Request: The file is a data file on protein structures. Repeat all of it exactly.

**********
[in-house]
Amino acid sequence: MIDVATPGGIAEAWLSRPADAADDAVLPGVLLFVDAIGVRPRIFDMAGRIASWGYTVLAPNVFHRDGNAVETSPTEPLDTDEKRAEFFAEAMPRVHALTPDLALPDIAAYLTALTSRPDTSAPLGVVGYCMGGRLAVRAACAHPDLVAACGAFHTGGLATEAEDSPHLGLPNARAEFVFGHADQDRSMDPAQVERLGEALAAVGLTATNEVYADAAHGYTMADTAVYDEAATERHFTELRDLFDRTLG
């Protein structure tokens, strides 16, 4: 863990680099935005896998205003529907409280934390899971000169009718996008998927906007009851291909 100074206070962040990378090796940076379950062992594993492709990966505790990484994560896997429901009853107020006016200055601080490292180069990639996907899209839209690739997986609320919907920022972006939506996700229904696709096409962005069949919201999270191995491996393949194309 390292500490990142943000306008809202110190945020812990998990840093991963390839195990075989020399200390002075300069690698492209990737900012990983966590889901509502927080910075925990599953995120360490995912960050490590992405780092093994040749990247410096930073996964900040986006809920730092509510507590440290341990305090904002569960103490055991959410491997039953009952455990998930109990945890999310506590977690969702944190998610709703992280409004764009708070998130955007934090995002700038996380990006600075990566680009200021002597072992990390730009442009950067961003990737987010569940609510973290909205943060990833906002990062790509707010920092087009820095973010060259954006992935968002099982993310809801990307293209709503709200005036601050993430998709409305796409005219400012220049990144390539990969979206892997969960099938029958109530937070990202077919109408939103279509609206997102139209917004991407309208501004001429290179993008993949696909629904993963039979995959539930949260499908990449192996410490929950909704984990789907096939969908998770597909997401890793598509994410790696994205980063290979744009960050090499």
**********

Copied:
[in-house]
Amino acid sequence: MIDVATPGGIAEAWLSRPADAADDAVLPGVLLFVDAIGVRPRIFDMAGRIASWGYTVLAPNVFHRDGNAVETSPTEPLDTDEKRAEFFAEAMPRVHALTPDLALPDIAAYLTALTSRPDTSAPLGVVGYCMGGRLAVRAACAHPDLVAACGAFHTGGLATEAEDSPHLGLPNARAEFVFGHADQDRSMDPAQVERLGEALAAVGLTATNEVYADAAHGYTMADTAVYDEAATERHFTELRDLFDRTLG
């Protein structure tokens, strides 16, 4: 863990680099935005896998205003529907409280934390899971000169009718996008998927906007009851291909 100074206070962040990378090796940076379950062992594993492709990966505790990484994560896997429901009853107020006016200055601080490292180069990639996907899209839209690739997986609320919907920022972006939506996700229904696709096409962005069949919201999270191995491996393949194309 390292500490990142943000306008809202110190945020812990998990840093991963390839195990075989020399200390002075300069690698492209990737900012990983966590889901509502927080910075925990599953995120360490995912960050490590992405780092093994040749990247410096930073996964900040986006809920730092509510507590440290341990305090904002569960103490055991959410491997039953009952455990998930109990945890999310506590977690969702944190998610709703992280409004764009708070998130955007934090995002700038996380990006600075990566680009200021002597072992990390730009442009950067961003990737987010569940609510973290909205943060990833906002990062790509707010920092087009820095973010060259954006992935968002099982993310809801990307293209709503709200005036601050993430998709409305796409005219400012220049990144390539990969979206892997969960099938029958109530937070990202077919109408939103279509609206997102139209917004991407309208501004001429290179993008993949696909629904993963039979995959539930949260499908990449192996410490929950909704984990789907096939969908998770597909997401890793598509994410790696994205980063290979744009960050090499």